I made this page for two reasons: 1) to point out insects and other animals that people commonly confuse with cicadas, and 2) list people, places and things named "cicada" that clearly are not cicadas.
Order Orthoptera (Grasshoppers, Crickets, Katydids)
Grasshoppers, Crickets and Katydids are often confused with cicadas because they are relatively large, singing insects. There are many differences between cicadas and Orthopterans, but the easiest way to tell them apart is Orthopterans have huge hind legs.
The Songs of Insects has song samples of grasshoppers, katydids, crickets and cicadas — listen and compare.
Grasshoppers / Locusts
True locusts are
People call periodical Magicicada cicadas "locusts" because they emerge in massive numbers like true locusts. Unlike a true locusts — which will chew, eat and destroy virtually all vegetation they come across — most cicadas only cause damage to weaker tree branches when they lay their eggs. When true locusts come to town, your family might starve and die (because the locusts ate all your food). When cicadas come to town, your maple tree gets a few branches of brown leaves. Big difference.
Katydids get confused with cicadas for both the way they look and for the sounds they make. Some key differences: katydids usually have wings that look like green leaves, long antennae, and large hind legs for jumping. Most of the time you year an insect at night, it’s either a cricket or katydid.
Crickets don’t look like cicadas, but they do make sounds. Most of the time you year an insect at night, it’s either a cricket or katydid.
Sphinx Moths are confused for cicadas because, at a glance, they have a similar shape. Learn more about Sphinx moths.
Other members of the Suborder Auchenorrhyncha
Planthoppers (Infraorder Fulgoromorpha), Froghoppers (Infraorder Cicadomorpha > Superfamily Cercopoidea), and Cicadelloidea (Infraorder Cicadomorpha > Superfamily Membracoidea ) are often mistaken for cicadas (Infraorder Cicadomorpha > Superfamily Cicadoidea) because they share the same Kingdom, Phylum, Class, Order and Suborder — and they look a lot a like. The big difference is cicadas sing, while other members of Auchenorrhyncha do not sing.
Photos by USGS Bee Inventory and Monitoring Laboratory.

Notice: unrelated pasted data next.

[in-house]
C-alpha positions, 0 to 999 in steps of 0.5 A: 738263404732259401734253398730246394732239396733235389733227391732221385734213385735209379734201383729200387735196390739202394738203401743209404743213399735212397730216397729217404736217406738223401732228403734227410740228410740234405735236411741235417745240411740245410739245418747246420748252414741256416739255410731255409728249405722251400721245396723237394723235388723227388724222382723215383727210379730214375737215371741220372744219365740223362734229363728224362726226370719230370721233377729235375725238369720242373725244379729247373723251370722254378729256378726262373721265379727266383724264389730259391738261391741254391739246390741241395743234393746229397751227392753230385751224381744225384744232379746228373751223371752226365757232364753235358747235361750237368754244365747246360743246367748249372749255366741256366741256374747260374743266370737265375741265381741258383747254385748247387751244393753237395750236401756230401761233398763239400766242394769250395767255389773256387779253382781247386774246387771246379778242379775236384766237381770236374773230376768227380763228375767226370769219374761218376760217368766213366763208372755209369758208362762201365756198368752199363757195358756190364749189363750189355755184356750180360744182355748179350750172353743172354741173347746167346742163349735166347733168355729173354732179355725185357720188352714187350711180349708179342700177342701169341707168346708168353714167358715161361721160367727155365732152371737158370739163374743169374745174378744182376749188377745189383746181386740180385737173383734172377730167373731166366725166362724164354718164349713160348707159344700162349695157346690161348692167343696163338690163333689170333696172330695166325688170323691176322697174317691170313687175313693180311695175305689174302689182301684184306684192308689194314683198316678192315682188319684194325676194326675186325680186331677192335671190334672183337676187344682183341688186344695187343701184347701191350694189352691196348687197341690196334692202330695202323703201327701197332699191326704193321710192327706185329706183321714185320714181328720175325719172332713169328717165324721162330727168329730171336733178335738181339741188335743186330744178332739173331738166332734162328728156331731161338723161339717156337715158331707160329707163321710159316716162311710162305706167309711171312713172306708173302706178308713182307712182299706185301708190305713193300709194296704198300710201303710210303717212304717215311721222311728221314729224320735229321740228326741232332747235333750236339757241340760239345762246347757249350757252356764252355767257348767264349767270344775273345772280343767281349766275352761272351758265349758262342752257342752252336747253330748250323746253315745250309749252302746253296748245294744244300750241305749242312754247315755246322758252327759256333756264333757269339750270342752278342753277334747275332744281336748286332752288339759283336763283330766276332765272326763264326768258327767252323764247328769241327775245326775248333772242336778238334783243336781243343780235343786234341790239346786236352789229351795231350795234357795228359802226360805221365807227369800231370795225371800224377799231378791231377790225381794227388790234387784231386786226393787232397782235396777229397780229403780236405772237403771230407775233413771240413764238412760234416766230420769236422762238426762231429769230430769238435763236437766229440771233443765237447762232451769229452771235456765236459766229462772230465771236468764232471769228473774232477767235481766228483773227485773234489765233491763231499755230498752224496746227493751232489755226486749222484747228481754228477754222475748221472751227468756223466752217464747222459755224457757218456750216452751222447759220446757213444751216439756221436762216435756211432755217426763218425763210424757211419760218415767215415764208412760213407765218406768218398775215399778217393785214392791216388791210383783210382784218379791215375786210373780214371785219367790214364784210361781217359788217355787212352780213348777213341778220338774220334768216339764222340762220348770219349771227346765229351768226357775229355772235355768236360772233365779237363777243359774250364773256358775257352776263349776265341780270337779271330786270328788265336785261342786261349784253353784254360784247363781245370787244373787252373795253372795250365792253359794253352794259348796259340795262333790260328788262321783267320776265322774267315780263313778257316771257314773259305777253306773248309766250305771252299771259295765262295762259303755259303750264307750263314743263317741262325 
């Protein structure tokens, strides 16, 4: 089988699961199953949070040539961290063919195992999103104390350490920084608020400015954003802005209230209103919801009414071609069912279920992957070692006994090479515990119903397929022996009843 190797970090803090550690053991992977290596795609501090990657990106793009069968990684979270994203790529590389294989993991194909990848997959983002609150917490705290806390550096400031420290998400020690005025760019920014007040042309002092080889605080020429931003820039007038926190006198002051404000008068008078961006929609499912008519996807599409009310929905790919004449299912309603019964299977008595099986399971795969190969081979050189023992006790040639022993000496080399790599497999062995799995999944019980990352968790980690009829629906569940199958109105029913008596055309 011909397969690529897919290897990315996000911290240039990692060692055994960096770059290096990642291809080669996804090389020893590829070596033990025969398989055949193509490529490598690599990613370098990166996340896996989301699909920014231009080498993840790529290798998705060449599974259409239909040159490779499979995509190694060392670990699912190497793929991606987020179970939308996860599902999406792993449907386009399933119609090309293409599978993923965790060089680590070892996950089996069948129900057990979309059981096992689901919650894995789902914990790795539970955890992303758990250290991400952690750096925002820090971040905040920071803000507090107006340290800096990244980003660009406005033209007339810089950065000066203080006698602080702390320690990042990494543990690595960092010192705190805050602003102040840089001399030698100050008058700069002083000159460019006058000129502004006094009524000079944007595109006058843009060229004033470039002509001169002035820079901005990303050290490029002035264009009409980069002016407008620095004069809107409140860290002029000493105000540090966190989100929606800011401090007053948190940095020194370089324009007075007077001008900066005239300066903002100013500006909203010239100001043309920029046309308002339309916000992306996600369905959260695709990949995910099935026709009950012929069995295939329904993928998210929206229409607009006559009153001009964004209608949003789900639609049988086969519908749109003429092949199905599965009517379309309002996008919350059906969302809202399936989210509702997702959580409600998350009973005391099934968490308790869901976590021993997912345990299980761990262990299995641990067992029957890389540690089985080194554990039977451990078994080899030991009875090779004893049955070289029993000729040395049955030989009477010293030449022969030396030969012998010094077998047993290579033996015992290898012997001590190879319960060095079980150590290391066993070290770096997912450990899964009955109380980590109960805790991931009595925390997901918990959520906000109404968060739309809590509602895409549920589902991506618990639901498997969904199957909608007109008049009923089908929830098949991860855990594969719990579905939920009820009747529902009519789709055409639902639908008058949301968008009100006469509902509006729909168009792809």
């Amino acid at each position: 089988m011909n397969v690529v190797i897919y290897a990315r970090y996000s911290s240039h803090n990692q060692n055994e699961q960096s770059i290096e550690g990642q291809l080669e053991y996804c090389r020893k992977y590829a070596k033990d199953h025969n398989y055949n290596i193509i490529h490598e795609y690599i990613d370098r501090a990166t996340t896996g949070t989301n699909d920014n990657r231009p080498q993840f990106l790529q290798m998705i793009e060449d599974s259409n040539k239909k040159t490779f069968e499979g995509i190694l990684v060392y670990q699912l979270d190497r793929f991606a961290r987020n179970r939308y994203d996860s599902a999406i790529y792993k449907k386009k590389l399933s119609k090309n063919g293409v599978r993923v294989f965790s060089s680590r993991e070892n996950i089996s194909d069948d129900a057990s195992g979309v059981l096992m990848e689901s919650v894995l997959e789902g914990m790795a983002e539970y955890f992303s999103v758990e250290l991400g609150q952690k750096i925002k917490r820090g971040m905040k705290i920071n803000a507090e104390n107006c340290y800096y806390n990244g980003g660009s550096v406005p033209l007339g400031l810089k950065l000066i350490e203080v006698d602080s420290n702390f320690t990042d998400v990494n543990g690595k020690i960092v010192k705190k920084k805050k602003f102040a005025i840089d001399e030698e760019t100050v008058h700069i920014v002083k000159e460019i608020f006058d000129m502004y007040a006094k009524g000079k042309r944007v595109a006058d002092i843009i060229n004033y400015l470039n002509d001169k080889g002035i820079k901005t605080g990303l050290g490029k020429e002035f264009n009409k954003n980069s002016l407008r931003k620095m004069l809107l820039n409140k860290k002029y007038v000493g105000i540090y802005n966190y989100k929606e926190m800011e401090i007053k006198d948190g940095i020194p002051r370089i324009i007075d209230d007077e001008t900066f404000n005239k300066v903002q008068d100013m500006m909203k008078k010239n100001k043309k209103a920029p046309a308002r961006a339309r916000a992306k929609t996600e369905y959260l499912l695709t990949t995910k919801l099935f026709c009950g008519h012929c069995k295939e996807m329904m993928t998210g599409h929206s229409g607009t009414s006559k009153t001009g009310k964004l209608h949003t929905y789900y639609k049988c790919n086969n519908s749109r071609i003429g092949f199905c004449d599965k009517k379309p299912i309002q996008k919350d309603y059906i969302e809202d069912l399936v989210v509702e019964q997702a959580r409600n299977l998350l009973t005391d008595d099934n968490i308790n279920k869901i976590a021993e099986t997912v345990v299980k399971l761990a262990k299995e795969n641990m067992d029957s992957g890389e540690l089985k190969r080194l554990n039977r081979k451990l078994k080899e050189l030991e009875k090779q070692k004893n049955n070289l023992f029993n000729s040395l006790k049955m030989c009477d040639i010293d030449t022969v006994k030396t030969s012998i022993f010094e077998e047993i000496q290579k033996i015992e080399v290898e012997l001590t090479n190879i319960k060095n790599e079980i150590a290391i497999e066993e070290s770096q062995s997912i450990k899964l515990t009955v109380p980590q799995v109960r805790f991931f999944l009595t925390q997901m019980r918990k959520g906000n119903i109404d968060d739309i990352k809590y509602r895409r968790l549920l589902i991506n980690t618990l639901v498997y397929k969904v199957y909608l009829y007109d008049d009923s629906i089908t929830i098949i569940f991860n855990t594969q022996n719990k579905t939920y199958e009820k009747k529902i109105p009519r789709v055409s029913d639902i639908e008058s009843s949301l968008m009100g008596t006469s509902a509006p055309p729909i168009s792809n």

Frog calls are often mistaken for cicada song, particularly at night.
Bird calls can be mistaken for cicada song. Some birds that can mimic sounds, such as Lyrebirds, Mockingbirds, and Psittaciformes (Parrots) could conceivably mimic cicada sounds.
No one would confuse a horse with a cicada (visually and audibly speaking), but there was a famous horse named cicada.
People, Places and Things Named Cicada
These are people (in the form of Bands), places and things named cicada. They often show up in Flickr, Twitter, Ebay or Amazon, when I’m searching for cicada insects. It is awesome that people name stuff after cicadas (but it can be annoying when you’re searching for cicada insects, and other stuff shows up).
There are many bands with "cicada" in their name. These show up a lot in ebay and twitter. Here is a partial list:
There are many albums named Cicada as well, such as Cicada by Cat Scientist. That one comes up a lot in ebay.
These places show up in twitter, and when I search for cicada photos on Flickr.
- Maxwell DeMille’s Cicada Club is a vintage-style night club in Los Angeles, California.
- Cicada Market is a popular market in Hua Hin, Thailand.
- The Golden Cicada Tavern in Jersey City, NJ.
- Rancho Cicada is a ranch / retreat in Plymouth CA.
Here’s a list of other things that often show up in ebay, twitter and amazon.
- BattleTech BattleMech Cicada is a toy.
- Cicada is a company that makes dental equipment.
- Cicada Magazine is a magazine for children.
- The Cicada is a multi tool.
- PageFlip Cicada is a wireless Bluetooth pedal designed to meet the needs of musicians and people with disabilities who struggle with the challenge and inconvenience of page turning.